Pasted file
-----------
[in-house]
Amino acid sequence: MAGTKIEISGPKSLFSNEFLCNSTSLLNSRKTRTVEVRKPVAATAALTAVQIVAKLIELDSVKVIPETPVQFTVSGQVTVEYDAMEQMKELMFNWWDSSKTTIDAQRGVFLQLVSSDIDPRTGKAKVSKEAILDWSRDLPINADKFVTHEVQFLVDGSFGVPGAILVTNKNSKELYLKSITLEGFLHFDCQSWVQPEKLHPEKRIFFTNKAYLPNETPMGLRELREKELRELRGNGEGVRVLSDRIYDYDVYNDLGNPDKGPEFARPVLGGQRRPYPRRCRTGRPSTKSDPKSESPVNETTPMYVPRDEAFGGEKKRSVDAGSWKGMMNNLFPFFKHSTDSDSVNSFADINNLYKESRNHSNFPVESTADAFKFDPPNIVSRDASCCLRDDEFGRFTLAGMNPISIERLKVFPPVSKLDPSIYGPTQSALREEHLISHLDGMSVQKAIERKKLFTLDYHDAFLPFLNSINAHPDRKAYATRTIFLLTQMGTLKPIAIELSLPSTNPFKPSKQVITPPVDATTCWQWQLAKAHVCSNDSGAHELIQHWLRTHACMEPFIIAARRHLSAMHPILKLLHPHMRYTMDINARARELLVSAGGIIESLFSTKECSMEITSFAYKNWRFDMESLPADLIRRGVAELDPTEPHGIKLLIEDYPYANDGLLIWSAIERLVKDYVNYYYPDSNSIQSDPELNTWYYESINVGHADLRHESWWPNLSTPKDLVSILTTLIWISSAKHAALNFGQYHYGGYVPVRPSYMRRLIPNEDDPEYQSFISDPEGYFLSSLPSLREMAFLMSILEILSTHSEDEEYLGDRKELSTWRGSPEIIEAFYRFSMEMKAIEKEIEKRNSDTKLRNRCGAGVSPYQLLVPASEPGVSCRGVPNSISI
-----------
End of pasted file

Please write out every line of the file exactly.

[in-house]
Amino acid sequence: MAGTKIEISGPKSLFSNEFLCNSTSLLNSRKTRTVEVRKPVAATAALTAVQIVAKLIELDSVKVIPETPVQFTVSGQVTVEYDAMEQMKELMFNWWDSSKTTIDAQRGVFLQLVSSDIDPRTGKAKVSKEAILDWSRDLPINADKFVTHEVQFLVDGSFGVPGAILVTNKNSKELYLKSITLEGFLHFDCQSWVQPEKLHPEKRIFFTNKAYLPNETPMGLRELREKELRELRGNGEGVRVLSDRIYDYDVYNDLGNPDKGPEFARPVLGGQRRPYPRRCRTGRPSTKSDPKSESPVNETTPMYVPRDEAFGGEKKRSVDAGSWKGMMNNLFPFFKHSTDSDSVNSFADINNLYKESRNHSNFPVESTADAFKFDPPNIVSRDASCCLRDDEFGRFTLAGMNPISIERLKVFPPVSKLDPSIYGPTQSALREEHLISHLDGMSVQKAIERKKLFTLDYHDAFLPFLNSINAHPDRKAYATRTIFLLTQMGTLKPIAIELSLPSTNPFKPSKQVITPPVDATTCWQWQLAKAHVCSNDSGAHELIQHWLRTHACMEPFIIAARRHLSAMHPILKLLHPHMRYTMDINARARELLVSAGGIIESLFSTKECSMEITSFAYKNWRFDMESLPADLIRRGVAELDPTEPHGIKLLIEDYPYANDGLLIWSAIERLVKDYVNYYYPDSNSIQSDPELNTWYYESINVGHADLRHESWWPNLSTPKDLVSILTTLIWISSAKHAALNFGQYHYGGYVPVRPSYMRRLIPNEDDPEYQSFISDPEGYFLSSLPSLREMAFLMSILEILSTHSEDEEYLGDRKELSTWRGSPEIIEAFYRFSMEMKAIEKEIEKRNSDTKLRNRCGAGVSPYQLLVPASEPGVSCRGVPNSISI